Kaunda was the youngest of eight children. He was born at Lubwa Mission in Chinsali, Northern Province of Northern Rhodesia, now Zambia. His father was the Reverend David Kaunda, an ordained Church of Scotland missionary and teacher, who was born in Nyasaland (now Malawi) and had moved to Chinsali to work at Lubwa Mission. He attended Munali Training Centre in Lusaka (August 1941 – 1943).
Both Kaunda’s father and mother were teachers. His father was from Nyasaland, also known as Malawi and his mother was the first African woman to teach in colonial Zambia. They were both teachers among the Bemba ethnic group which is location in northern Zambia. This is where Kaunda received his education until the early 1940s. During this period it was considered normal to pursue an education as a middle-class local in colonial Zambia. He later on followed in his parents footsteps and became a teacher; first in colonial Zambia but then in the middle of the 1940s he moved to what is now Tanzania.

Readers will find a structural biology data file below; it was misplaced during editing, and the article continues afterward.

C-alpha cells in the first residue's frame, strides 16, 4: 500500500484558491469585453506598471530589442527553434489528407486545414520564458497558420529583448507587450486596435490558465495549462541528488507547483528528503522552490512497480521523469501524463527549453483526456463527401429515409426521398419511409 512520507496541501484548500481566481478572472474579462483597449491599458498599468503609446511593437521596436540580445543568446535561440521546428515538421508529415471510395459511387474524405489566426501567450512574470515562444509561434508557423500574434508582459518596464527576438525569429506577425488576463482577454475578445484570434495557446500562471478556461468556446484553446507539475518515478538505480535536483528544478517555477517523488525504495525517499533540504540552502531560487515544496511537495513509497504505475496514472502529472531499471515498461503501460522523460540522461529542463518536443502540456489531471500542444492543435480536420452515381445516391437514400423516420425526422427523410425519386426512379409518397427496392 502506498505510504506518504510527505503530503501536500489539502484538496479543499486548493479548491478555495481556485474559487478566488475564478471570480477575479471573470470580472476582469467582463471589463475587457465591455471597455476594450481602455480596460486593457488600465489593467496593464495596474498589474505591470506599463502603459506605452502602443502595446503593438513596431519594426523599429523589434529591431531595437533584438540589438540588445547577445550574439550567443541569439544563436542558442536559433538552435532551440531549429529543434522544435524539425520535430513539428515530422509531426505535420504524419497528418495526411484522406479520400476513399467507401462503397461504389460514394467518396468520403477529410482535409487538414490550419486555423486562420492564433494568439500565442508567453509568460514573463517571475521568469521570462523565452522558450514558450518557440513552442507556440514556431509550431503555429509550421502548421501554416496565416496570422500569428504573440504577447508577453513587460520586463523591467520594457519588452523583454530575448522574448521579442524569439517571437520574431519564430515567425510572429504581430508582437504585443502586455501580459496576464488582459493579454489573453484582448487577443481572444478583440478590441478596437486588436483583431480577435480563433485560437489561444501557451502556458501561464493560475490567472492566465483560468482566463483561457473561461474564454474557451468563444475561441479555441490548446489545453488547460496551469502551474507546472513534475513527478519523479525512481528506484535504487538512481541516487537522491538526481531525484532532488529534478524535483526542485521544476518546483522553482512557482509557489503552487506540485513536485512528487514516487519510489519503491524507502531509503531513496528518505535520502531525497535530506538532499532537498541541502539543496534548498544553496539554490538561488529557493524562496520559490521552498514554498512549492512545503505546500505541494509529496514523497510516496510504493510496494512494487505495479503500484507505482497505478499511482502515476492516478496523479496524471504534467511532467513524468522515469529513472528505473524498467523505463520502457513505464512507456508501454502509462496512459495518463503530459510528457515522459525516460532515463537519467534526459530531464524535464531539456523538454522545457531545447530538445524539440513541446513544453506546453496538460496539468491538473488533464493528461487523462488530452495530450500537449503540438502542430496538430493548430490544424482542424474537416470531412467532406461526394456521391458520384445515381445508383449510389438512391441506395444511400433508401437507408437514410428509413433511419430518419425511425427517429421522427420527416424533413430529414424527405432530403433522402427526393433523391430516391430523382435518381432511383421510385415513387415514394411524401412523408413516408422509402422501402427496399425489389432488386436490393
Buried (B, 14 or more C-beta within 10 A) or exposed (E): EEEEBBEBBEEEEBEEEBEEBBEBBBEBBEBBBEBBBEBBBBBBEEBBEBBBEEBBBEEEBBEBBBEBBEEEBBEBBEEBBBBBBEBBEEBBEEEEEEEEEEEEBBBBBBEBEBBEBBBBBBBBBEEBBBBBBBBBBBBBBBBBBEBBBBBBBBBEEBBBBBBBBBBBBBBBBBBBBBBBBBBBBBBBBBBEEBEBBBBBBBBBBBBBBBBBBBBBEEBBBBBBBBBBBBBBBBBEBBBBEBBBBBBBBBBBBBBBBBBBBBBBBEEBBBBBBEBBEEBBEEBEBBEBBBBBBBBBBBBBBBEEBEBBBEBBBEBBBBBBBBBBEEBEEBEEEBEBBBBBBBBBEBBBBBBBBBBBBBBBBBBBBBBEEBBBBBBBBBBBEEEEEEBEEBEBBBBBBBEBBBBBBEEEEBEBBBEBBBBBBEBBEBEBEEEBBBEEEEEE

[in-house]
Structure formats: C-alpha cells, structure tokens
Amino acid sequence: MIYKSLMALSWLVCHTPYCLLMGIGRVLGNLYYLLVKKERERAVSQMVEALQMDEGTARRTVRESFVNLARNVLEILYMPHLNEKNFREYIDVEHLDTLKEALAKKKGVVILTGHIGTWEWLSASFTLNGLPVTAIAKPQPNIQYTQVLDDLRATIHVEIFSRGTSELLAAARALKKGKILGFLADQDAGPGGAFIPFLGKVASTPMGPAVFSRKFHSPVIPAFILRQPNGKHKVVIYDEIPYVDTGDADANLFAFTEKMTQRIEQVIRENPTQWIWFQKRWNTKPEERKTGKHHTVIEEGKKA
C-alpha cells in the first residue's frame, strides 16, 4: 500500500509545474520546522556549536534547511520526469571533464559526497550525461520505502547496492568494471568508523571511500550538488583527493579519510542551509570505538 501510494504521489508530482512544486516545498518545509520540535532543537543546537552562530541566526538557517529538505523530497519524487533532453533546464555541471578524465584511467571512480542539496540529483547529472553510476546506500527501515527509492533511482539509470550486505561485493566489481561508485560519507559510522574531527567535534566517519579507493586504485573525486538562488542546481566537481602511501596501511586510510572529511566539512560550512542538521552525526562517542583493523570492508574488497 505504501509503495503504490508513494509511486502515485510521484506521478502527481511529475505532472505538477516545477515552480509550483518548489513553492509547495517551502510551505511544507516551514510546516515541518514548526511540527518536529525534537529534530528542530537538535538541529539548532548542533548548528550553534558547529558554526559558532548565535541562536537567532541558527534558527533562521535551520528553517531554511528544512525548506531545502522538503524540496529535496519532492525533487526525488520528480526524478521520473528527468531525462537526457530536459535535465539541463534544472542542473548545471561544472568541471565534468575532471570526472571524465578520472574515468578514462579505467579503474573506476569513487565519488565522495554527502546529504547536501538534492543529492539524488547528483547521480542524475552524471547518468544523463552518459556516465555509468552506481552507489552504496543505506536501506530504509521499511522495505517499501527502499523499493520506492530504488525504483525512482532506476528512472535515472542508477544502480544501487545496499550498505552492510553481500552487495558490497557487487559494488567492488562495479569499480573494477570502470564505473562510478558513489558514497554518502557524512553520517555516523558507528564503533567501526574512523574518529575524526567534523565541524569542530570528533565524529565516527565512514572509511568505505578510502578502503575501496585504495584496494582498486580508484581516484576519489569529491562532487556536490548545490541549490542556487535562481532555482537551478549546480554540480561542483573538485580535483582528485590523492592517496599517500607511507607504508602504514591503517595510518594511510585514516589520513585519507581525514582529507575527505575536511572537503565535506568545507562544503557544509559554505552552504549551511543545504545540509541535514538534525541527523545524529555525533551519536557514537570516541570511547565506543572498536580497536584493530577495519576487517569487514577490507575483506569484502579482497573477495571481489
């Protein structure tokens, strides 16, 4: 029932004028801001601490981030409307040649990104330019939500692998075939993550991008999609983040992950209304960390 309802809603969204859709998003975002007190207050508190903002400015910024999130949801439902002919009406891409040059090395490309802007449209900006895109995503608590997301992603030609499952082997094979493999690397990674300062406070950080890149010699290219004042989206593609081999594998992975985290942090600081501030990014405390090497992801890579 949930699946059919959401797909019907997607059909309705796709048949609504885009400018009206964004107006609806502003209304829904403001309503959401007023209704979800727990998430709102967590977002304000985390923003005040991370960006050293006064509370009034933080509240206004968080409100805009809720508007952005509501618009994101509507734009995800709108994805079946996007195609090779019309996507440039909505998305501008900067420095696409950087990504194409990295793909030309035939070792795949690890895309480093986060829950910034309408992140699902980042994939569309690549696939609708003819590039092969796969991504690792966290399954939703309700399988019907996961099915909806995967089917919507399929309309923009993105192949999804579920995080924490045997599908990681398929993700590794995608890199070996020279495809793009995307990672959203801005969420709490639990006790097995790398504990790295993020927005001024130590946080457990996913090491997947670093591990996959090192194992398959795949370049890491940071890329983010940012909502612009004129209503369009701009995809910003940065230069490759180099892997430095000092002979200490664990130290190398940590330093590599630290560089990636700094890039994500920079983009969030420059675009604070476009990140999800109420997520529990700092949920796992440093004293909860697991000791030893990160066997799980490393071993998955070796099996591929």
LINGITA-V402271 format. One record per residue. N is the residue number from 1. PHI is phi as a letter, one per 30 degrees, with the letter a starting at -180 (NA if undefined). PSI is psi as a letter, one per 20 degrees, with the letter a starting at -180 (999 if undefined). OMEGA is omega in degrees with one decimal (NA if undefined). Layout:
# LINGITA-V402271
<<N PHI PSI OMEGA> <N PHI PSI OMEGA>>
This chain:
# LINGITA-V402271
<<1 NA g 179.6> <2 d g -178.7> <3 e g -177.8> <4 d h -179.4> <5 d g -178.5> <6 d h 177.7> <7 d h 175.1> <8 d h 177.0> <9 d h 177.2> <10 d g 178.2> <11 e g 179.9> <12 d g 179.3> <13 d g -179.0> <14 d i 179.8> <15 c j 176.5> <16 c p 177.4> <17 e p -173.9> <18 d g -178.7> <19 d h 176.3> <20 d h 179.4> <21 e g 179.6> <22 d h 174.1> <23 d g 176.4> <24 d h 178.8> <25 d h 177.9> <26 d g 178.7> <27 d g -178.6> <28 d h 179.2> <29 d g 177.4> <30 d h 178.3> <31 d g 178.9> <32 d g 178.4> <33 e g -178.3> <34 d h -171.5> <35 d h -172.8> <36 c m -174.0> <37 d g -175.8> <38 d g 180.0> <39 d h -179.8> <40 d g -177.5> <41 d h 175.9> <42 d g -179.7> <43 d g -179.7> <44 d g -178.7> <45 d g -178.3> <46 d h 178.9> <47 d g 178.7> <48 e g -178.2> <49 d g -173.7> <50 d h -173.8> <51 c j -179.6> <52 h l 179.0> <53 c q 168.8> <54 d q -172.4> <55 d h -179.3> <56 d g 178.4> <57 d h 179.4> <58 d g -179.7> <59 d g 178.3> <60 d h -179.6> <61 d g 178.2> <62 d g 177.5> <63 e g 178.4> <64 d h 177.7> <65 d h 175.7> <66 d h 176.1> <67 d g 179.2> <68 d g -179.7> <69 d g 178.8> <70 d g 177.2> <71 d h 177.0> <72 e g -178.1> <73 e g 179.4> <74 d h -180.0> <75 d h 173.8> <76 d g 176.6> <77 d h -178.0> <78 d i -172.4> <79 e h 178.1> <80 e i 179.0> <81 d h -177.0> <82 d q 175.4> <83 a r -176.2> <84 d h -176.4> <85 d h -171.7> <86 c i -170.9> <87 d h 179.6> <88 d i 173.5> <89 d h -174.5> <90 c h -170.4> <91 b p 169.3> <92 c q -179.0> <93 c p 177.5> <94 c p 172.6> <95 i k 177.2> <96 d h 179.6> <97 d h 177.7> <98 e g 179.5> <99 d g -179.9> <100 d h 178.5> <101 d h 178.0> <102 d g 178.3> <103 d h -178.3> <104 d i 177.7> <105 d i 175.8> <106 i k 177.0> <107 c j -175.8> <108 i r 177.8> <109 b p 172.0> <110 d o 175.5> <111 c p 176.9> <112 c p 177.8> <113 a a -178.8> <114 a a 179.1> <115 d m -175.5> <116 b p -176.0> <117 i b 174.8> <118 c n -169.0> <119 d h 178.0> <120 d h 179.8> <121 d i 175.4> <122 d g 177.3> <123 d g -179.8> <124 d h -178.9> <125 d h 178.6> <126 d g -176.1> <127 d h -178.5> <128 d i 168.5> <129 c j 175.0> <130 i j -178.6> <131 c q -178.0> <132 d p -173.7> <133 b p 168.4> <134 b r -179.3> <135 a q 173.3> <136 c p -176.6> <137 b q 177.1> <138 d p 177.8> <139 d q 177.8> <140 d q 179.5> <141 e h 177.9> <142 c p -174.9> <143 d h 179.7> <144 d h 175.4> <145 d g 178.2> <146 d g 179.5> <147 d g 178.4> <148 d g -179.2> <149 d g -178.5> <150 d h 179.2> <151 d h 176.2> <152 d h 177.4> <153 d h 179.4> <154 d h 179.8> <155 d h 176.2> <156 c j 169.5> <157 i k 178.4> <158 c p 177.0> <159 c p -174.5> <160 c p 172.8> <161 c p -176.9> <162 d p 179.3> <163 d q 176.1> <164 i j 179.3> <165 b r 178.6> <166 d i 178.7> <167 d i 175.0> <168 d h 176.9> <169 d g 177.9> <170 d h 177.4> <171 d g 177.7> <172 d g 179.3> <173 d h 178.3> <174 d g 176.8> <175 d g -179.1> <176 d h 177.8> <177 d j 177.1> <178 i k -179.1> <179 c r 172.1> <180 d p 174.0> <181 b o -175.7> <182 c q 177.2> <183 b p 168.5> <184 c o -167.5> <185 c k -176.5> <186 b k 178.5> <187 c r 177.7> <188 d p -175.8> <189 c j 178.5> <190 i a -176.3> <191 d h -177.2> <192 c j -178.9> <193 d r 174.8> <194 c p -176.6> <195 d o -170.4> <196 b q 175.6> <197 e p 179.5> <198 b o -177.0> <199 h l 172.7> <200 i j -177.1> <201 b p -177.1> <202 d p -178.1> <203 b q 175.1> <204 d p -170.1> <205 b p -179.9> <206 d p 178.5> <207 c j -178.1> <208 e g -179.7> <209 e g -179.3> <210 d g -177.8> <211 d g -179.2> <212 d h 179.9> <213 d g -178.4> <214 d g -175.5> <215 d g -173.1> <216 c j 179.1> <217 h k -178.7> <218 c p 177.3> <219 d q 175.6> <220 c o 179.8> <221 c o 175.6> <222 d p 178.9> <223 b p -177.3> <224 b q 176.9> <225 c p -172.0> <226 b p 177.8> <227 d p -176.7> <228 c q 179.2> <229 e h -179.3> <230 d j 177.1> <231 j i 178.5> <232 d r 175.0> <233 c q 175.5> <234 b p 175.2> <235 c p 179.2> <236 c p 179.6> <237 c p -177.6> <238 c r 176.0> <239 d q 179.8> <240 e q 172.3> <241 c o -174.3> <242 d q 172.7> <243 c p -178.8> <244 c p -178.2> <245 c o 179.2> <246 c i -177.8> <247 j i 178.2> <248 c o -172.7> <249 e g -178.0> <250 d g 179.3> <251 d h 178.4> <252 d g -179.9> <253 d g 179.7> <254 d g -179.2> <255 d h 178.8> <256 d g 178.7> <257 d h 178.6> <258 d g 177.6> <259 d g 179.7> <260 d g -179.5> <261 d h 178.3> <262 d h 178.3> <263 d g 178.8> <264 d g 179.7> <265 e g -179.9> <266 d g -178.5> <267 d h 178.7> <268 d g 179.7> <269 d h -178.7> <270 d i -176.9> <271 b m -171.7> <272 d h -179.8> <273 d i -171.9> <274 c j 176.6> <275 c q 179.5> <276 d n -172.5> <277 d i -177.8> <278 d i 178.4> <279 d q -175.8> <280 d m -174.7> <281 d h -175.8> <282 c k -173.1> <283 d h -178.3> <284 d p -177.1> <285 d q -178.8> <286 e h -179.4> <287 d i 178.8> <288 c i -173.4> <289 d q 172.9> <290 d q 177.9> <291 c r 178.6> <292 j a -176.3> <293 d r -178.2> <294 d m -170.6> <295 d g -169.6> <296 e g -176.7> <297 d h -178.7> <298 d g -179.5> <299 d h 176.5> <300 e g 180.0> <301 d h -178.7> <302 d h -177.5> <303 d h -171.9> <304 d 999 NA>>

Kenneth Kaunda is one of the notable alumni of Rusangu University, Zambia.
Kaunda was a teacher at the Upper Primary School and Boarding Master at Lubwa and then Headmaster at Lubwa from 1943 to 1945. For a time, he worked at the Salisbury and Bindura Mine. In early 1948, he became a teacher in Mufulira for the United Missions to the Copperbelt (UMCB). He was then assistant at an African Welfare Centre and Boarding Master of a Mine School in Mufulira. In this period, he was leading a Pathfinder Scout Group and was Choirmaster at a Church of Central Africa congregation. He was also Vice-Secretary of the Nchanga Branch of Congress.